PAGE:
Four years ago the Libertarian Party was just another obscure fringe group, an odd collection of crewcut former Goldwaterites, black-shirted radical anarchists and aging veterans of Sen. Eugene McCarthy's "Children's Crusade."
Striving for recognition alongside such political lightweights as the Socialist Workers Party, the Prohibitionists and the American Party, the underfunded and poorly organized Libertarian Party saw its presidential candidate gather a mere 175,000 votes nationwide.
This year the party is making a serious bid to leap into the American political limelight. Its 1980 presidential hopeful, three-piece-suited Los Angeles corporate lawyer Ed Clark, has a $3.5 million campaign budget and a slick, well-organized media operation. Clark predicts he'll capture several million votes this November as voters are turned off by both major-party candidates.
"More people think of themselves as independents than Democrats or Republicans already," said David Bergland, national party chairman and a business attorney from Orange County, a hotbed of Libertarian activity south of Los Angeles. "What we're seeing at an accelerating pace is the breakup of the two-party system. People are saying to hell with it. The old parties don't stand for anything."
Libertarian Party leaders were greatly heartened by their successes during the 1978 off-year elections, when their candidates for offices ranging from local representative to U.S. senator polled more than 1.5 million votes, including some 400,000 for Clark's gubernatorial campaign in California. In Alaska, a Libertarian won election to the state House of Representatives, thus becoming the party's sole officeholder.
Bergland predicts that the Libertarians will acheive even greater victories in 1980. The party, which may field as many as 600 candidates for various offices nationwide, has a platform calling for drastic tax reductions, abolition of virtually all government interference in economic and personal affairs, and opposition to draft registration and military adventures overseas.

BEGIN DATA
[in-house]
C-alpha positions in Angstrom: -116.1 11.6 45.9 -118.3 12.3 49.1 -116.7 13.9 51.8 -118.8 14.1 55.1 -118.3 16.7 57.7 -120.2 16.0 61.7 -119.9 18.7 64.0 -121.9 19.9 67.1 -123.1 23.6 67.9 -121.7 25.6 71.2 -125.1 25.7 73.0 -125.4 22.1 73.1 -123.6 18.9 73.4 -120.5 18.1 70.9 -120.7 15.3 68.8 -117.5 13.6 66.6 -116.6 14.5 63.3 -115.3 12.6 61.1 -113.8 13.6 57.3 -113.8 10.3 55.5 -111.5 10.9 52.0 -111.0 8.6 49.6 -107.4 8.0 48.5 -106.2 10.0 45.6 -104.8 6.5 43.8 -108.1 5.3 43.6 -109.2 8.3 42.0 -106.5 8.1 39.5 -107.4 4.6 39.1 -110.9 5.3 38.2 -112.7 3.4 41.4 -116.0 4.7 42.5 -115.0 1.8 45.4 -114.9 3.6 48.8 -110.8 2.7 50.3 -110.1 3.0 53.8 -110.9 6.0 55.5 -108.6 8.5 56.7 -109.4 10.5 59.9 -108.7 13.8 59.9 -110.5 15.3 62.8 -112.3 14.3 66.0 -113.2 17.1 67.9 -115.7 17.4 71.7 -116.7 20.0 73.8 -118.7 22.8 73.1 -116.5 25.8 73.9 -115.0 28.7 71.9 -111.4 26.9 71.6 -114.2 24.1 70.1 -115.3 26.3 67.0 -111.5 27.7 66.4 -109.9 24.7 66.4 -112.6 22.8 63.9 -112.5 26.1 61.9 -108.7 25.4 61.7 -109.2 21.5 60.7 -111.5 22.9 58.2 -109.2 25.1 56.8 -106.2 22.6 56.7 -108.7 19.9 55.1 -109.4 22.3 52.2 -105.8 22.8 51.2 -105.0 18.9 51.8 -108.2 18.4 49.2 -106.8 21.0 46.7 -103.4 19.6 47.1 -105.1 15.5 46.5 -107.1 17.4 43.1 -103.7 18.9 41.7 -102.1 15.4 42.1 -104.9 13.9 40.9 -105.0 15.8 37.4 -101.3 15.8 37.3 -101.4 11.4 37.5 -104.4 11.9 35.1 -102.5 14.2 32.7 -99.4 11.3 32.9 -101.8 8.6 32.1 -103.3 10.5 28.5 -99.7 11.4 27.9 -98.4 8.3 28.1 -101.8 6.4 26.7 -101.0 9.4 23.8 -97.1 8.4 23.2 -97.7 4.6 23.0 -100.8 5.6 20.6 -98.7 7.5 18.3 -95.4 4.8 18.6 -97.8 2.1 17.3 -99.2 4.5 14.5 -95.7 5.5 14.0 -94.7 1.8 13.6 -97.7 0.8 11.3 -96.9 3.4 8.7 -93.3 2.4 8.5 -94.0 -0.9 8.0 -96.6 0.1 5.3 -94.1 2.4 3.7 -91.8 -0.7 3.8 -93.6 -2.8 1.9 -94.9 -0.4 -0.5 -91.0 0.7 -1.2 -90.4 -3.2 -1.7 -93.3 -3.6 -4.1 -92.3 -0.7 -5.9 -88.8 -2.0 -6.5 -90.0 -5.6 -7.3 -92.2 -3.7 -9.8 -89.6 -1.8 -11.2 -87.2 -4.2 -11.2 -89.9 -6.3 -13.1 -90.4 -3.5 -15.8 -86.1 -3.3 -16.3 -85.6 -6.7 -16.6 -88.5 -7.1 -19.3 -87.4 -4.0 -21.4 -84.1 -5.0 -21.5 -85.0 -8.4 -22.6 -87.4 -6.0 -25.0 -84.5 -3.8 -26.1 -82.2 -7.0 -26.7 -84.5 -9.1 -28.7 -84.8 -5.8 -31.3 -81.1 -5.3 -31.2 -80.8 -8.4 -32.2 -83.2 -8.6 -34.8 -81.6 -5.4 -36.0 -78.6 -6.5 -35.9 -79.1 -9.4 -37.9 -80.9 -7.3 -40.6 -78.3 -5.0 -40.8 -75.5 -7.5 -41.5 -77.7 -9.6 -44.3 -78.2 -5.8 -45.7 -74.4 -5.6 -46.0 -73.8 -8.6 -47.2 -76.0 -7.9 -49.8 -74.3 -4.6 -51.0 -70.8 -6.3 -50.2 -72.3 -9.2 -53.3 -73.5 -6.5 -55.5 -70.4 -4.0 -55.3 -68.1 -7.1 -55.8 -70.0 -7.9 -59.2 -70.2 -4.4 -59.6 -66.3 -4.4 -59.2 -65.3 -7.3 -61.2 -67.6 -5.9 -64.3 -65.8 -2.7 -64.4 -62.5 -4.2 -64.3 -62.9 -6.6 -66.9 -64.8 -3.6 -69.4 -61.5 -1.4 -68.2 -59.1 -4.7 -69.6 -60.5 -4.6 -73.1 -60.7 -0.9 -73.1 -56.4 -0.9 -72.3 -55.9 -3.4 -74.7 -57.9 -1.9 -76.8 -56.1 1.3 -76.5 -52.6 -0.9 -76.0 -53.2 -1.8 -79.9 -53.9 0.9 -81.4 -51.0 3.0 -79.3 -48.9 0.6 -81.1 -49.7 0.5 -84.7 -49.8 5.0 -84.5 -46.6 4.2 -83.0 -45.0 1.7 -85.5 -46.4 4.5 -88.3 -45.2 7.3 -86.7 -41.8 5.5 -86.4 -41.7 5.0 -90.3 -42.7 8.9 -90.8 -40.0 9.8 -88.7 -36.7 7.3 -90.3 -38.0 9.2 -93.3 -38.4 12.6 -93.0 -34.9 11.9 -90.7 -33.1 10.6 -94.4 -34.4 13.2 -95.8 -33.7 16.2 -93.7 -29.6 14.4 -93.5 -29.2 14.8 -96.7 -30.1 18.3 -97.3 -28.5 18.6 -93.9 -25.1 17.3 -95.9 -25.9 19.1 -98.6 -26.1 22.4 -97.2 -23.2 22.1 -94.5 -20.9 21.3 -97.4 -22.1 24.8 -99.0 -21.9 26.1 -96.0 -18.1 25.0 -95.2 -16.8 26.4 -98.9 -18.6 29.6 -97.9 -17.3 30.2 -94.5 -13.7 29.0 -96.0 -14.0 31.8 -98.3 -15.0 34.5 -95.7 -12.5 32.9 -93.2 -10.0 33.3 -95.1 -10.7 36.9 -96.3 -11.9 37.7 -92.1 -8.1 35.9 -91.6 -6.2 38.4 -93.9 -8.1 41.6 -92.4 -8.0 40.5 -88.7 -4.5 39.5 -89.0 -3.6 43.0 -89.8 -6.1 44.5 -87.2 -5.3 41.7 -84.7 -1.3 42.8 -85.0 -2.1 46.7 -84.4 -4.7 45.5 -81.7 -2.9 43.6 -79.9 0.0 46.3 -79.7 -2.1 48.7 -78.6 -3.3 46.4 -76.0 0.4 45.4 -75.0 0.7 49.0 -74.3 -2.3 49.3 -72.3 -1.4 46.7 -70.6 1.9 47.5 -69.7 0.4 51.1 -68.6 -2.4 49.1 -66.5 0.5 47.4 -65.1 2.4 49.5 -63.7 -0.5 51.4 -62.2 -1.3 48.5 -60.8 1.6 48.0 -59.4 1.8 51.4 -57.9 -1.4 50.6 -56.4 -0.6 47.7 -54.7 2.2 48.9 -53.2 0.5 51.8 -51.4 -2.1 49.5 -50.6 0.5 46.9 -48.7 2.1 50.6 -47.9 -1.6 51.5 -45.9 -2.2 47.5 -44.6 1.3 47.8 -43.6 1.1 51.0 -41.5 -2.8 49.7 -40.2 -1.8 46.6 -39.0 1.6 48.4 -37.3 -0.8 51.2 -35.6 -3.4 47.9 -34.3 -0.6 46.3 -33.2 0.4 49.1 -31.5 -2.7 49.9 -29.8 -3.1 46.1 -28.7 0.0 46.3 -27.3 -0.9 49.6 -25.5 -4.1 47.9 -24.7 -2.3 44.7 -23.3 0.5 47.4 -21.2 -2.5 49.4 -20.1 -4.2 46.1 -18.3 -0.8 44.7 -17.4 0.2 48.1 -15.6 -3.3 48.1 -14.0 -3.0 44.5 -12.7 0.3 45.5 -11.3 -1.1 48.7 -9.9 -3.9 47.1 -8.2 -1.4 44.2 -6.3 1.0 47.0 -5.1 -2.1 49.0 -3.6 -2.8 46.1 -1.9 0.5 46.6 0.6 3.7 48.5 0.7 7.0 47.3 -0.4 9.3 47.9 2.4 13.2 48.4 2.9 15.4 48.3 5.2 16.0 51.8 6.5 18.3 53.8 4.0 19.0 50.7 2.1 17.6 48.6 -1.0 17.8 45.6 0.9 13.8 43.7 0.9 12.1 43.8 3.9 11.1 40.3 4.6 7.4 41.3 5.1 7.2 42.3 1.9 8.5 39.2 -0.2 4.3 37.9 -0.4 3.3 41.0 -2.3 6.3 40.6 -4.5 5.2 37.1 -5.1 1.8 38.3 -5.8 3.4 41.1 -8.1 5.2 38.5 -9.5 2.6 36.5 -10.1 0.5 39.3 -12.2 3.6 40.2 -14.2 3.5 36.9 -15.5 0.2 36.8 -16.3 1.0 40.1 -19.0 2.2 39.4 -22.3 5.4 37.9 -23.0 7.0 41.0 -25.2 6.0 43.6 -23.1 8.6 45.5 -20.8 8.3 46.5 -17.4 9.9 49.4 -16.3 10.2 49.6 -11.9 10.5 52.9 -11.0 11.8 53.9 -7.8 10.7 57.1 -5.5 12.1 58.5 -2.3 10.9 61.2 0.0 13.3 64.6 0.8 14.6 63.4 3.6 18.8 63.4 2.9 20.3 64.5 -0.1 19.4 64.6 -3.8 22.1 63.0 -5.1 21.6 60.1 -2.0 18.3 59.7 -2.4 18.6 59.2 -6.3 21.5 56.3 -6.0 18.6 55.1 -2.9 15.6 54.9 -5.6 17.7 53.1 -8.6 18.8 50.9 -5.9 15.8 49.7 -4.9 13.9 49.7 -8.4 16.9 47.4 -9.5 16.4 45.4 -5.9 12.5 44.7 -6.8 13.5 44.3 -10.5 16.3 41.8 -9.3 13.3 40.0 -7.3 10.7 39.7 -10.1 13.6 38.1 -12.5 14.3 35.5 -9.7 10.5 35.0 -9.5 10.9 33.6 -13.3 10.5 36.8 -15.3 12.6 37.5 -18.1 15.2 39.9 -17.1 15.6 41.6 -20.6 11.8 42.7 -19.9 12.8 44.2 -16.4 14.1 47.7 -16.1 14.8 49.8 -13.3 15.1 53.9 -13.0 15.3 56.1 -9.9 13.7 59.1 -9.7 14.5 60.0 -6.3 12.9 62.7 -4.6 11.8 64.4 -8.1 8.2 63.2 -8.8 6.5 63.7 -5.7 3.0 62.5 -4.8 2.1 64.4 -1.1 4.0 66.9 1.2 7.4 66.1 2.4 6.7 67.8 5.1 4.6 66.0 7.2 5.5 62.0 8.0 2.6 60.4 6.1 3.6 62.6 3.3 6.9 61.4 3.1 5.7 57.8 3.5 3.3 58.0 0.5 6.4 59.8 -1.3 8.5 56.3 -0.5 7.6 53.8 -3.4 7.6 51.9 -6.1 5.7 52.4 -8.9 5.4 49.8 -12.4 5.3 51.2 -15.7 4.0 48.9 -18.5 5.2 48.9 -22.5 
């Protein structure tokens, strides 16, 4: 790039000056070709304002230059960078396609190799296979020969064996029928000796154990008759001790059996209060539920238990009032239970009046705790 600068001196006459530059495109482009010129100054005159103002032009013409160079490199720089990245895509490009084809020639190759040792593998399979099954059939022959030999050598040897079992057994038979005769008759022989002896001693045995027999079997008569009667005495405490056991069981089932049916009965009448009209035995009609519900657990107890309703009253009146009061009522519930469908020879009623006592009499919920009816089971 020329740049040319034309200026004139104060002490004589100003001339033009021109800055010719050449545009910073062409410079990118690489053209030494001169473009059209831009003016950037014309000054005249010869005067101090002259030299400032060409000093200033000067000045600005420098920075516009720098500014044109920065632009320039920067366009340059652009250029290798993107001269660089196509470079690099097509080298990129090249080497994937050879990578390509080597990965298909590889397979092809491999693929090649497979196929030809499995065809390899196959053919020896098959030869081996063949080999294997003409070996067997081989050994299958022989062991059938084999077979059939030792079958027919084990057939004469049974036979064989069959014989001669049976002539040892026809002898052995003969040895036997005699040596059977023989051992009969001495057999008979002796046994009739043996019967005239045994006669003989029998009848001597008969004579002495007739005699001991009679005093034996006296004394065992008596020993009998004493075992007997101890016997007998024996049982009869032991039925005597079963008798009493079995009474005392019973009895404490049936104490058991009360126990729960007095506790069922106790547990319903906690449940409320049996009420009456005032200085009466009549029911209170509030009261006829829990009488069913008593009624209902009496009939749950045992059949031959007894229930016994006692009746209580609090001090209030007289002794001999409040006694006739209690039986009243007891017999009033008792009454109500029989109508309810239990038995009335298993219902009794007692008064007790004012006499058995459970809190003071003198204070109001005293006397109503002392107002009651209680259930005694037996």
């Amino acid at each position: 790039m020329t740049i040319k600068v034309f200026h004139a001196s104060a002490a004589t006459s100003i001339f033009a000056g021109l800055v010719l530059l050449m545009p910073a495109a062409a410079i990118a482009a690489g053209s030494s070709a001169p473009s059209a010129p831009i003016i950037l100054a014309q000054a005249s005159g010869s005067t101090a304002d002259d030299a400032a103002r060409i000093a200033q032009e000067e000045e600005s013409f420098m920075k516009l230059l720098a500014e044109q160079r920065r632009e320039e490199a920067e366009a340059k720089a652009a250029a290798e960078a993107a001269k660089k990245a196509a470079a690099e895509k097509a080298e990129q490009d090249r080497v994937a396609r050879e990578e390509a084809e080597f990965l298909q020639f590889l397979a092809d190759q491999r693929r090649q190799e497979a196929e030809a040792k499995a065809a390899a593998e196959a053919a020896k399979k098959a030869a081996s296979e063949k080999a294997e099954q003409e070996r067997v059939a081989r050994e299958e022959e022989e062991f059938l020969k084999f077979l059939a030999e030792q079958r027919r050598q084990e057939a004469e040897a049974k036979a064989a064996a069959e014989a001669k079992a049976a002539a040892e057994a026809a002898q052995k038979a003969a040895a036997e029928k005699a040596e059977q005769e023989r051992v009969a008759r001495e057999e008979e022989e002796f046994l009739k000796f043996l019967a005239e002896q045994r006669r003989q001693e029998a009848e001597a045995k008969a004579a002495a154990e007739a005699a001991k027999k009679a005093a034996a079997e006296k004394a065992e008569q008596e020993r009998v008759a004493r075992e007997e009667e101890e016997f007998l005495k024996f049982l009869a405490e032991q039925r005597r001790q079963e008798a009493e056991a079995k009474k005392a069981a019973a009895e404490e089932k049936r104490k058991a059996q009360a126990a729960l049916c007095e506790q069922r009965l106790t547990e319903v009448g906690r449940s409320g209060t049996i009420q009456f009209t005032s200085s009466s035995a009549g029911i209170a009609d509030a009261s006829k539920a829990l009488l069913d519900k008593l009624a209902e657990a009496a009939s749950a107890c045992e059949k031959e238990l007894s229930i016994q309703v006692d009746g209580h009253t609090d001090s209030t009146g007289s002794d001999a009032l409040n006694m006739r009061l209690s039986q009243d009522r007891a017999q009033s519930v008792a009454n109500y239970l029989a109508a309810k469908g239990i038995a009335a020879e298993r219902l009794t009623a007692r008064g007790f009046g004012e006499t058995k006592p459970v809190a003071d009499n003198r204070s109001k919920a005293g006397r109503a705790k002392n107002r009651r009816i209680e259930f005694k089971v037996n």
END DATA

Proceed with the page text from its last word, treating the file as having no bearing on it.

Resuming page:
Libertarians come to their ideology from what sometimes appear to be diametrically opposed directions. Their passion for the laissez faire economics of Adam Smith and Milton Friedman has drawn Republican conservative lawyers and small businessmen to their ranks. At the same time, the party's strong bias for individual liberties has attracted proponents of alternative lifestyles, including gays, nudists, onetime hippies and miners from the wilderness of Alaska.
But whatever their personal path, most Libertarians feel a deeply American heritage, tracing their ideology to such revolutionary thinkers as Thomas Paine and Thomas Jefferson. For them, the human rights precepts for the Declaration of Independence and the Bill of Rights are still relevant in the complex society of the 1980s.
The party's move into the political mainstream has been funded largely by Charles Koch, heir to a large oil and industrial fortune in Kansas. Koch already has spent several million dollars on various Libertarian projects, foundations and publications. His brother David is running as the party's vice presidential candidate, largely in order to take advantage of a campaign law loophole that allows candidates to pour large sums of their own cash into their national campaigns.
The influence of the Kochs and their associates disturbs some who helped found the party in Denver in 1972. Some are concerned that the party's leaders, in their desire to win new adherents, may be abandoning principles.
"As things grow, things happen. People you disagree with are in power," said John Hospers, a University of Southern California philosophy professor who drew 5,000 votes as the party's 1972 presidential candidate.